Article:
Wednesday, August 6, 2014

EpiPen Price Gouging, Part Two

My outrage about the cost of EpiPens continues. According to an In These Times story, republished on

EpiPens used to be cheap — just $35.59 wholesale in 1986. [A pharmacist in Vermont, mentioned in the article] now pays $333 for a two-pack...

What makes life-and-death EpiPens a poster child for Big Pharma greed is that the industry’s usual excuses for exorbitant pricing don’t apply. R&D costs? The delivery system was developed on the taxpayers’ dime by military/NASA engineer Sheldon Kaplan (who never got a penny in royalties) to inject atropine to counter battlefield nerve gas. Minor modifications suited it to epinephrine. Educational/marketing costs? Every doctor already knows about EpiPens. A limited customer base? With allergies on the rise and millions of EpiPens sold globally, economy of scale is built in, and a repeat market is guaranteed by quick expiration and dire need. EpiPen earned Mylan a tidy $640 million in 2012, The New York Times reported.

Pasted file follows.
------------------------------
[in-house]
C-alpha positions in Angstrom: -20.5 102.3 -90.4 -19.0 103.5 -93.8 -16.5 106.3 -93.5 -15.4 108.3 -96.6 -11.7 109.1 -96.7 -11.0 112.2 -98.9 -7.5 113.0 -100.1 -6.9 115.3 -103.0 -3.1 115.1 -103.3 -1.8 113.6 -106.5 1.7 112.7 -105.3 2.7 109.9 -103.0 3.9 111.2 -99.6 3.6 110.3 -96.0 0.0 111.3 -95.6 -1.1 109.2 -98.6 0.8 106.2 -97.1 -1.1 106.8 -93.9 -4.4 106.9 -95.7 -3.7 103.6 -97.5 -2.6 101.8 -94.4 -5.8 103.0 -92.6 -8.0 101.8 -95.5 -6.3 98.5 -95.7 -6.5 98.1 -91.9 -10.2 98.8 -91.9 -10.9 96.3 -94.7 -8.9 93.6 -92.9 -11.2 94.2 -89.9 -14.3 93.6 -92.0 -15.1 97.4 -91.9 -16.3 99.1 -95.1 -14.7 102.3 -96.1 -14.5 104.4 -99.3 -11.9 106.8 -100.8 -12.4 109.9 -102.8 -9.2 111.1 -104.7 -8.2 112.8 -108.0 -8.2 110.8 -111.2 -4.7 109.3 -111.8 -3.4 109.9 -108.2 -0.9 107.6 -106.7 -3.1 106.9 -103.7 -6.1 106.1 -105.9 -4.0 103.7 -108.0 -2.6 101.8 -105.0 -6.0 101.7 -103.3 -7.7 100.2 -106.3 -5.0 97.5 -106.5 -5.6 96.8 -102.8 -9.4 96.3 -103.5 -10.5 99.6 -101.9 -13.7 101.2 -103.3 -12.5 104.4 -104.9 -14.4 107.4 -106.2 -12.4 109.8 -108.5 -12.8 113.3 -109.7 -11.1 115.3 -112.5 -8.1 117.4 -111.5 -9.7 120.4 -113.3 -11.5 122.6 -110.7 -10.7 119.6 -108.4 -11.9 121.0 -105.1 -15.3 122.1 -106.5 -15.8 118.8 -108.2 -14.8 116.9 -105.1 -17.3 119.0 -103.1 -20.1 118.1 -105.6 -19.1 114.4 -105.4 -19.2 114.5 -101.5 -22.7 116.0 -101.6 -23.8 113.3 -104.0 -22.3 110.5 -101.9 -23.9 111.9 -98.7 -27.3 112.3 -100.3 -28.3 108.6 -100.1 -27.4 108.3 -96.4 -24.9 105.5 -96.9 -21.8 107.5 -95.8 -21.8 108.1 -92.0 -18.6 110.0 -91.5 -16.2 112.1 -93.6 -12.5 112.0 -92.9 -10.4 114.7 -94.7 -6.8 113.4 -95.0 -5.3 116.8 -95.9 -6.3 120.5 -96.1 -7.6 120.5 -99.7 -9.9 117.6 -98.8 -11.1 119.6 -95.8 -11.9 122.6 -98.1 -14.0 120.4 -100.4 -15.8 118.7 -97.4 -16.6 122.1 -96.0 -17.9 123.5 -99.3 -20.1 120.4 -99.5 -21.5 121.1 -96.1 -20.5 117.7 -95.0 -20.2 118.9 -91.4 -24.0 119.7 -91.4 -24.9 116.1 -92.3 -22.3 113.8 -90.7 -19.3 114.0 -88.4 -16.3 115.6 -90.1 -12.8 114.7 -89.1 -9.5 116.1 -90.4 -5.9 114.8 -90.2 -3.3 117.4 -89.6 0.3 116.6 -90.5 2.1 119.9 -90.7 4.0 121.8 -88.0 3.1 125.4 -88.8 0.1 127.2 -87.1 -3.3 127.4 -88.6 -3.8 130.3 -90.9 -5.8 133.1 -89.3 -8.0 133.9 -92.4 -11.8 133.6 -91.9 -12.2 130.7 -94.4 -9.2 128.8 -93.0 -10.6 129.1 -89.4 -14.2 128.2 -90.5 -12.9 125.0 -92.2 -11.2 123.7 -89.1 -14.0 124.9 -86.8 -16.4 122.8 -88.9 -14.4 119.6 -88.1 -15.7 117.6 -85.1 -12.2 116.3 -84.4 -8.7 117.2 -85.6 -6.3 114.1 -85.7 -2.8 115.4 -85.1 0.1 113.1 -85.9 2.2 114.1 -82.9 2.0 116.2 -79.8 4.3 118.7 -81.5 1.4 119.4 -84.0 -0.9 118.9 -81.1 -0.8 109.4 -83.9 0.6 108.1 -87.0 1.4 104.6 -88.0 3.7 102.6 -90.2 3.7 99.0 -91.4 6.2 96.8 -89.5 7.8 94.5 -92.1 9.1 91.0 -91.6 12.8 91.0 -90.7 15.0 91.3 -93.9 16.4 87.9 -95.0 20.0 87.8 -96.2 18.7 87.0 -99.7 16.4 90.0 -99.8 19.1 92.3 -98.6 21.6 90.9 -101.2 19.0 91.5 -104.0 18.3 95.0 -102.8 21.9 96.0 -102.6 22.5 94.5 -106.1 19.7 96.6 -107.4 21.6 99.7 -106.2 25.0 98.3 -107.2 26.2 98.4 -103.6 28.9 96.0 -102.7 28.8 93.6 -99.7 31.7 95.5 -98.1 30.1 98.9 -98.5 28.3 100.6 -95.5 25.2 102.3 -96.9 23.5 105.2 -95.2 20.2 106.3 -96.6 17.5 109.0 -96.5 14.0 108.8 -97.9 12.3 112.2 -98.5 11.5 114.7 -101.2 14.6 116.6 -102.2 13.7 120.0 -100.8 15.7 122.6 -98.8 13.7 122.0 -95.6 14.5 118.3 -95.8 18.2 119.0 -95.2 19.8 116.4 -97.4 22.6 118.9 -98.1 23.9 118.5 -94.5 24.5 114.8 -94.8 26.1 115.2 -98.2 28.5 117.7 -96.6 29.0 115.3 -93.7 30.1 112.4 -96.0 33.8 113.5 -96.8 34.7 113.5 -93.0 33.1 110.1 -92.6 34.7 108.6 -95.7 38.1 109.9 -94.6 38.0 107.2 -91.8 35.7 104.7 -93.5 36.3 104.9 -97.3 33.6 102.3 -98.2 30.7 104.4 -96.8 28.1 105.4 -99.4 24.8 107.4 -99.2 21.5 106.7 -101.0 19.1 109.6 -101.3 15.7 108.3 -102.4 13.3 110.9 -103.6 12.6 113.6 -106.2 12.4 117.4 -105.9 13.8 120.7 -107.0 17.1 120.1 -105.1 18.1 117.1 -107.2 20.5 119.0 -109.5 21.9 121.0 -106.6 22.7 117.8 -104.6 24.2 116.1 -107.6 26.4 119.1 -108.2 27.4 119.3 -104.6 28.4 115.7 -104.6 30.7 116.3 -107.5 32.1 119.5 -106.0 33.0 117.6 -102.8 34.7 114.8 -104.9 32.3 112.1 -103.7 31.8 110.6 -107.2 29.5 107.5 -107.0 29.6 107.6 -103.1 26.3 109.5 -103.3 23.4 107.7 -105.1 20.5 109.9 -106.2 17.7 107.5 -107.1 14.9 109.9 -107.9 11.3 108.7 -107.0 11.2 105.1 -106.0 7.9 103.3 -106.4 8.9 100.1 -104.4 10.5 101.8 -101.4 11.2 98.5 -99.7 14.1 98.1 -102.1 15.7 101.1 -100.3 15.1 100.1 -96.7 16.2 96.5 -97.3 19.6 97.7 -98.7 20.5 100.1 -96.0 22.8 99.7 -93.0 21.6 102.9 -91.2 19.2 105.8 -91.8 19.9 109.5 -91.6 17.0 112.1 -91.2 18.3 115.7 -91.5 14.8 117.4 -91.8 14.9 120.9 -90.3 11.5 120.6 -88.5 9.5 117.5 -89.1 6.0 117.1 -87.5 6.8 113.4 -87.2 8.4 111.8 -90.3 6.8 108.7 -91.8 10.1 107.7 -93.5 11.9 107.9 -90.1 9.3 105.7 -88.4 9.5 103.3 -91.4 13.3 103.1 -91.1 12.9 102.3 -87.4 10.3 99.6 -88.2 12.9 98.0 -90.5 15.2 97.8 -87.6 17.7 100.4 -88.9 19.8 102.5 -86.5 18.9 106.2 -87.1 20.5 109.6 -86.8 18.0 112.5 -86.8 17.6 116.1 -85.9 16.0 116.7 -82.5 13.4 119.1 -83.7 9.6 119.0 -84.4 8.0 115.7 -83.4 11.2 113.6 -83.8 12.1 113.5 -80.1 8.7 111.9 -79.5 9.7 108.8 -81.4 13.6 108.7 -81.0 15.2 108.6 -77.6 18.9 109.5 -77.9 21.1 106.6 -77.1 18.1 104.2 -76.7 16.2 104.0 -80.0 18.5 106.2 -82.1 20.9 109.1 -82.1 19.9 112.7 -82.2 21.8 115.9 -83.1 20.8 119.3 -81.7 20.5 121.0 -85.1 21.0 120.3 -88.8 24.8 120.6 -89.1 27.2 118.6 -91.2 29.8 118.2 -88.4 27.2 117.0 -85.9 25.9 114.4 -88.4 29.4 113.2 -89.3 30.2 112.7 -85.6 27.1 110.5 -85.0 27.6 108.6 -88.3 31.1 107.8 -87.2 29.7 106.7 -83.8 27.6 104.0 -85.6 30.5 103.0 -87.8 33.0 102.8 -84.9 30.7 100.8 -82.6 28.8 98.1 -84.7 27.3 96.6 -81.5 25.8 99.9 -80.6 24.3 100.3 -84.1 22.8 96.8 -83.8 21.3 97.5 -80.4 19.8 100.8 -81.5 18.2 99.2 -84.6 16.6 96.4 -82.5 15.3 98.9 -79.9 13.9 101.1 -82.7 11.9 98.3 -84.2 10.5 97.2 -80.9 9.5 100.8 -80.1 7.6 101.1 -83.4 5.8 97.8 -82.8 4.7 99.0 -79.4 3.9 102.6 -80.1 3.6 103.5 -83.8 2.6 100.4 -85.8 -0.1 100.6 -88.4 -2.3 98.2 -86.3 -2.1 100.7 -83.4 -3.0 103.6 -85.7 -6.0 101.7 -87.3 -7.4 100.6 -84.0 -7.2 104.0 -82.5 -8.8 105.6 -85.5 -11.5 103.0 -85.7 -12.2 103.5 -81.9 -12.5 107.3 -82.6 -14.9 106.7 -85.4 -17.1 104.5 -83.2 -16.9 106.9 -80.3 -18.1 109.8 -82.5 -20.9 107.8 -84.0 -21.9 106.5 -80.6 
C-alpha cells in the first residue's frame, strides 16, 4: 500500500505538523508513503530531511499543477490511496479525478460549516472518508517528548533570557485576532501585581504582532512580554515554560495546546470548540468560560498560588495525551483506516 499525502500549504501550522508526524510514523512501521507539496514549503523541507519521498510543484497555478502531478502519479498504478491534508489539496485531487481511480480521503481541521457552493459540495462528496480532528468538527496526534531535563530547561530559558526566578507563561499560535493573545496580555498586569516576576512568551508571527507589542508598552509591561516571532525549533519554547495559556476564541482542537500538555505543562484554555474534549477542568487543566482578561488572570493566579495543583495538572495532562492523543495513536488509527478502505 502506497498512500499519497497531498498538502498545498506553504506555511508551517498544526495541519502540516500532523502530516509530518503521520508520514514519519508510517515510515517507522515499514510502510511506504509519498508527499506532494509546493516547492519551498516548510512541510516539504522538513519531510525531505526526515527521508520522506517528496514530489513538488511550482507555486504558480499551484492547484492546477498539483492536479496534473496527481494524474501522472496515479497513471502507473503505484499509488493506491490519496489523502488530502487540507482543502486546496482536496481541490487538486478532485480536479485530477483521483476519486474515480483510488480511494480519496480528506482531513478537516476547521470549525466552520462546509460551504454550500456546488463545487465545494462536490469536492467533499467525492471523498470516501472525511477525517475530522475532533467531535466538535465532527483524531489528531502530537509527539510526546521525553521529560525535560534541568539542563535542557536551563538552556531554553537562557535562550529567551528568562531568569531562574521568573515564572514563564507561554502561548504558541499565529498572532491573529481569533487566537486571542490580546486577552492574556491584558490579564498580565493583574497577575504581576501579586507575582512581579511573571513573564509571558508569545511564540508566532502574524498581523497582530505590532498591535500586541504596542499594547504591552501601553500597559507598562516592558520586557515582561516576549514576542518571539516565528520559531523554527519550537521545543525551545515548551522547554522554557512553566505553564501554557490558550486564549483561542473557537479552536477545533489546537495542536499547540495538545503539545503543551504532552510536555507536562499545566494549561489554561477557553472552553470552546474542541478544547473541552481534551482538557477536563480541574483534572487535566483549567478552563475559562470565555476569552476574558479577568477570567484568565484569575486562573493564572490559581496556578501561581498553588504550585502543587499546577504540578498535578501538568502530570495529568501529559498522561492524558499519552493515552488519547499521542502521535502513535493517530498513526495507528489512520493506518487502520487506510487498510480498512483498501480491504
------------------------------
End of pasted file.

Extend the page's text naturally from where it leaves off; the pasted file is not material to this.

In the ITT story, the author visits a pharmacy in Quebec, just across the Vermont border, where this transpires:
“I’d like to buy an EpiPen,” I told the pharmacist. “Have you a prescription, madam?” M. Milot asked. “But I was told it was over-the-counter.” “Yes, but without [an insurance-backed] prescription, it will be so extremely expensive: US $94.”
Ninety-four dollars. For the same exact object that costs $333 or more in the U.S.

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